It’s true: Jason Momoa is in yet another comic movie adaptation. Francis Lawrence’s Slumberland is not your average comic movie, though: it’s a whimsical family film loosely inspired by a newspaper strip about a a child lost in the land of dreams.
Winsor Mackay’s Little Nemo in Slumberland comic predates Aquaman and other superheroes by 30 years. McCay was an innovator in comics and animation: looking back at his Little Nemo, first published in the New York Herald from 1905-1914, the layouts and colours are wildly innovative. McCay created the first film adaptation of Little Nemo himself, hand-drawing every frame of a short animated film in 1911.
More than a century later, only the essentials of McCay’s work can be found in Slumberland: bright colours, Art Deco architecture, and a young hero called Nemo exploring her dreams.
Nemo (Marlow Barkley) is an imaginative girl who lives an idyllic life in a lighthouse with her father Peter (Kyle Chandler). After a terrible tragedy, Nemo must move to the city with her estranged uncle Philip (Chris O’Dowd). Philip is cold and awkward, so Nemo’s only escape from loneliness is in her dreams.
In the dream-world of Slumberland, her stuffed toy Pig comes to life and accompanies her on adventures. In Slumberland she meets Flip (Momoa), a trickster from her father’s fairytales. Flip and Nemo have a treasure map that will lead them to the realm of nightmares, where magical pearls might help them save Peter. Chased by the dream police (Weruche Opia), the odd couple careen through phantasmagoria at a rollicking pace.
Momoa is in his element: always enthusiastic with makeup, he sports fangs, horns, paws, and fluffy ears. He prances and sings through his scenes, committing wholeheartedly to each madcap development in the plot.
Barkley is a fitting counterweight as the sincere and sensible one of the pair. Chandler has found his niche as a dad-for-hire, and makes an excellent lighthouse keeper.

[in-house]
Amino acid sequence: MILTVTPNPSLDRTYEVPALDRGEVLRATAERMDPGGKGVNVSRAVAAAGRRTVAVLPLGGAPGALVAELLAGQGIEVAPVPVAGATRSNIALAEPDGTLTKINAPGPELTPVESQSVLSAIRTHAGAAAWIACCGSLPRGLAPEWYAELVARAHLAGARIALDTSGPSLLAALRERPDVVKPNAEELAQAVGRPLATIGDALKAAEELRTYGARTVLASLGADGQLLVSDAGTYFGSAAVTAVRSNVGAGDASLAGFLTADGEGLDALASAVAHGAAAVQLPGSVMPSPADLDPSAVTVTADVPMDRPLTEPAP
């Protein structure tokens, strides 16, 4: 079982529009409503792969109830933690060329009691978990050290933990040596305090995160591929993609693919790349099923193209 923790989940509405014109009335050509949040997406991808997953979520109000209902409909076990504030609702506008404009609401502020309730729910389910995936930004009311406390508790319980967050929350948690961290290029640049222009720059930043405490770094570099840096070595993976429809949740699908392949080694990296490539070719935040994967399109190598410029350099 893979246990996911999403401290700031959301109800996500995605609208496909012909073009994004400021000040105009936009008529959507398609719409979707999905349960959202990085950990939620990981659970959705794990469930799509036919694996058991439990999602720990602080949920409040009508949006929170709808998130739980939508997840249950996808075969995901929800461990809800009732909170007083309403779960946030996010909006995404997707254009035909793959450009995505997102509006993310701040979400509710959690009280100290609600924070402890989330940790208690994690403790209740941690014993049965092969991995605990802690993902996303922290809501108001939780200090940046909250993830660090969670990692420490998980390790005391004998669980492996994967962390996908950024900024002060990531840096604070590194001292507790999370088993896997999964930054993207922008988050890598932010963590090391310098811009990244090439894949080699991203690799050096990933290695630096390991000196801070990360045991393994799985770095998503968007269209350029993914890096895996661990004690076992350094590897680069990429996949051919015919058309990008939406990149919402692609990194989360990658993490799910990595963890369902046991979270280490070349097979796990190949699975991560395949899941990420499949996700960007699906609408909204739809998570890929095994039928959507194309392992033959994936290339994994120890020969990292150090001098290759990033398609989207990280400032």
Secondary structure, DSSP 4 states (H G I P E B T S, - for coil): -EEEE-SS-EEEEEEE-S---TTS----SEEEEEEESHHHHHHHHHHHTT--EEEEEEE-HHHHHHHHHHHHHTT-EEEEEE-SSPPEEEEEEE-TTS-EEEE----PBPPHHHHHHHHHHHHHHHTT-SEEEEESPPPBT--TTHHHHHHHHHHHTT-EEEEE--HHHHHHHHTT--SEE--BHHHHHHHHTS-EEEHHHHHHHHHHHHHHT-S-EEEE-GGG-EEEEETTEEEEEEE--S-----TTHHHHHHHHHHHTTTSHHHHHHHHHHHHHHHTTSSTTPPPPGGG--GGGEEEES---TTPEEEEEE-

O’Dowd has a tricky role: he’s practiced at playing the straight man, but accent work and hidden depths to Philip’s character throw him some curveballs. Opia gives the typical no-nonsense antagonist more sympathy than we usually see, while Chris D’Silva has a charming supporting part as Nemo’s schoolmate.
A flood of colour
You might be tempted to compare Slumberland to Sandman, Netflix’s other 2022 comic adaptation about a dreamland, but the similarities are superficial. Indeed, Lawrence has his roots in similarly gothic productions like the long-overlooked Constantine and the high-stakes Hunger Games sequels.
The costumes of Slumberland do bear some resemblance to the opulent Capitol: it’s worth the whole film to see Momoa’s metallic brocade suit. The entire film is lovingly decorated: Nemo’s cozy nautical style contrasts well with Flip’s outrageous op-shop chic, while every supporting character pops on screen.
Before his cinema work, Lawrence directed a bountiful catalogue of millennium music videos: Slumberland’s nonsensical dream sequences play out with the same exuberant joy of spectacle over plot. There’s a diverse collection of influences, with visual nods to Everything Everywhere All At Once, Pirates of the Caribbean, Inception, and The Lighthouse.
The VFX are copious, and while some elements look surreal, it fits the childlike quality of the film. Those of us growing weary of murky backdrops and underpaid animators will find the flood of light and colour in Slumberland refreshing.
Movies are spectacles, and Slumberland is fun to watch. Too few films these days, especially those made for home viewing, are lit decently enough to actually follow the action. Cinematographer Jo Willems’ resumé is packed with horror movies, so he knows how to make even the darkest scenes luminous.
The scary bits of Slumberland aren’t too scary for someone Nemo’s age, and grown-ups won’t encounter the creeping terror that they need to get their eyes checked. Every frame blossoms with colour and movement. Slumberland feels less like falling asleep, and more like waking up after a long dark night.
It has all the hallmarks of a classic child’s adventure: treasure maps and balls of string, scary monsters and cute companions. There are some moving meditations on grief and lost innocence, but we’re really here for a carnival ride. Despite bearing little narrative resemblance to McCay’s original, it remains true to his love of weird and whimsical storytelling.
Comics and films in McCay’s day were brand new media bursting with possibility. They promised to bring our dreams to life, and that’s what Slumberland delivers.
Slumberland is currently streaming on Netflix.